Naxos has again provided a well-produced, valuable documentation of an American opera. Louis Karchin's 1990 Romulus is inventive, amusing, interesting and, if not always the last word in melody, is very singable. Via the cast's crystal-clear enunciation, it is also understandable even without the enclosed libretto. The eleven member chamber orchestra under the composer's direction plays the score to perfection.
Romulus was translated and adapted from a play of papa Dumas by Barnett Shaw, an off-beat comedy about the sudden appearance of an infant in the home of an astronomer, his sister and a philosopher in the Austrian Tyrol. The fallout, both social and personal, is eventually resolved to everyone's satisfaction by the well-drawn, engaging characters.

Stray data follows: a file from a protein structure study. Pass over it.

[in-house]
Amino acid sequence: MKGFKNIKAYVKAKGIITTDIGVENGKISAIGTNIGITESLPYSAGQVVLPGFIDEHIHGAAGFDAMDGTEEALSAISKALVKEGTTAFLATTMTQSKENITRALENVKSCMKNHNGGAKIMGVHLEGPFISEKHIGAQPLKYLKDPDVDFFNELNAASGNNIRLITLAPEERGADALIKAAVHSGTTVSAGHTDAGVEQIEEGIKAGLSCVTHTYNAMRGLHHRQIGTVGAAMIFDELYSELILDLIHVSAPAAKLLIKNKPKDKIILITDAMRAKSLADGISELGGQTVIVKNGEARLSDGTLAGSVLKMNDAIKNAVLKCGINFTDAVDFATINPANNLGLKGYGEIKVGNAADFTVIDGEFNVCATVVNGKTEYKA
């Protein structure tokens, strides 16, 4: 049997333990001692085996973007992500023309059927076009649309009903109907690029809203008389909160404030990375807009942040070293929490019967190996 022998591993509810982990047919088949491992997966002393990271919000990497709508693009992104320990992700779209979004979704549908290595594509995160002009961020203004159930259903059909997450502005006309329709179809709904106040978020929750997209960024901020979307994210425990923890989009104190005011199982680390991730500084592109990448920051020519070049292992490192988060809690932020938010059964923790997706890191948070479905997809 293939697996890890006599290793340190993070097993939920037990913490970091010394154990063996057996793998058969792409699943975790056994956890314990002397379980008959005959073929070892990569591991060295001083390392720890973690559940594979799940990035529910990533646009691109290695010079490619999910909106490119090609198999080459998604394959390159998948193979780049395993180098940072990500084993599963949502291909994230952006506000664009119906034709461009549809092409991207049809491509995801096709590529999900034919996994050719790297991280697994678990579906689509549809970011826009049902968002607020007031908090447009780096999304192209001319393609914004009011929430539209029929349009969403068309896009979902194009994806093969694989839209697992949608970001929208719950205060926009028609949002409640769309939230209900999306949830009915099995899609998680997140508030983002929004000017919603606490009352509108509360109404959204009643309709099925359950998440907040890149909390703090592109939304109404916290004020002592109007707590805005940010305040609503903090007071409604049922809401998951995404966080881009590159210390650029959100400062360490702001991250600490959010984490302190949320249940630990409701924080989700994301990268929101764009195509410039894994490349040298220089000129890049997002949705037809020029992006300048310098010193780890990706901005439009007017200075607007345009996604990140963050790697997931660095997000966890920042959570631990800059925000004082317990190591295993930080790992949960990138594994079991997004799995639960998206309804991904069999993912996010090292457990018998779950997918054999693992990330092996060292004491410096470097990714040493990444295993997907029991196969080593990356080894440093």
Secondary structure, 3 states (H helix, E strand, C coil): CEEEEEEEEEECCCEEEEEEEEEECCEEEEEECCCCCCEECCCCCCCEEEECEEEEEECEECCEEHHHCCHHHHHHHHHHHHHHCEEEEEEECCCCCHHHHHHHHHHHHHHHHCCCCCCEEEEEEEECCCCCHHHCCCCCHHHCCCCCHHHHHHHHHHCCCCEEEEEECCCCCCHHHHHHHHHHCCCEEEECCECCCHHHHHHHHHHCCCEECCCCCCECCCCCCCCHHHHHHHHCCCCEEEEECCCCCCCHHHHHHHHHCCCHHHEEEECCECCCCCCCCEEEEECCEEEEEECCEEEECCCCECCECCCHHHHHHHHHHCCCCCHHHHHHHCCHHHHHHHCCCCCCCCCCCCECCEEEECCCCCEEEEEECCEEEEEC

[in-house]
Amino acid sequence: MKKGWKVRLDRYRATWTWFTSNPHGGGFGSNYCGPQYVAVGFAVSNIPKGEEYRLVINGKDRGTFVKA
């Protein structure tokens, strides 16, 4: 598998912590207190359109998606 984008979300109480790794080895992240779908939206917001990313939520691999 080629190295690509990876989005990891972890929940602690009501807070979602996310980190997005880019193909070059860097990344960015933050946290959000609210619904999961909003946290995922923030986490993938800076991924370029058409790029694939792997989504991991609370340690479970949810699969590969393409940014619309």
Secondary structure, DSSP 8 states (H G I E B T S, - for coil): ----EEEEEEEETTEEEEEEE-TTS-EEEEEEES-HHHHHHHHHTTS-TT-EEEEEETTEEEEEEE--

The cast is excellent up and down the line. Steven Ebel a strong, clear-voiced tenor as Franz the philosopher initially suspected of being the unknown child's father; the rich baritone of Tom Meglioranza and bright soprano of Katrina Thurman as his sister; along with veteran bass Wilbur Pauley make a well balanced ensemble, fully into their roles dramatically from the premiere performances staged, interestingly, in New York's Guggenheim Museum in 2007.
I bought the CD to introduce Romulus (the name given the abandoned child) to the chamber opera company for which I design scenery and sit on the Board. Whether we ever produce the work remains to be seen but the opera itself makes for enjoyable listening and I am quite sure it is highly entertaining on stage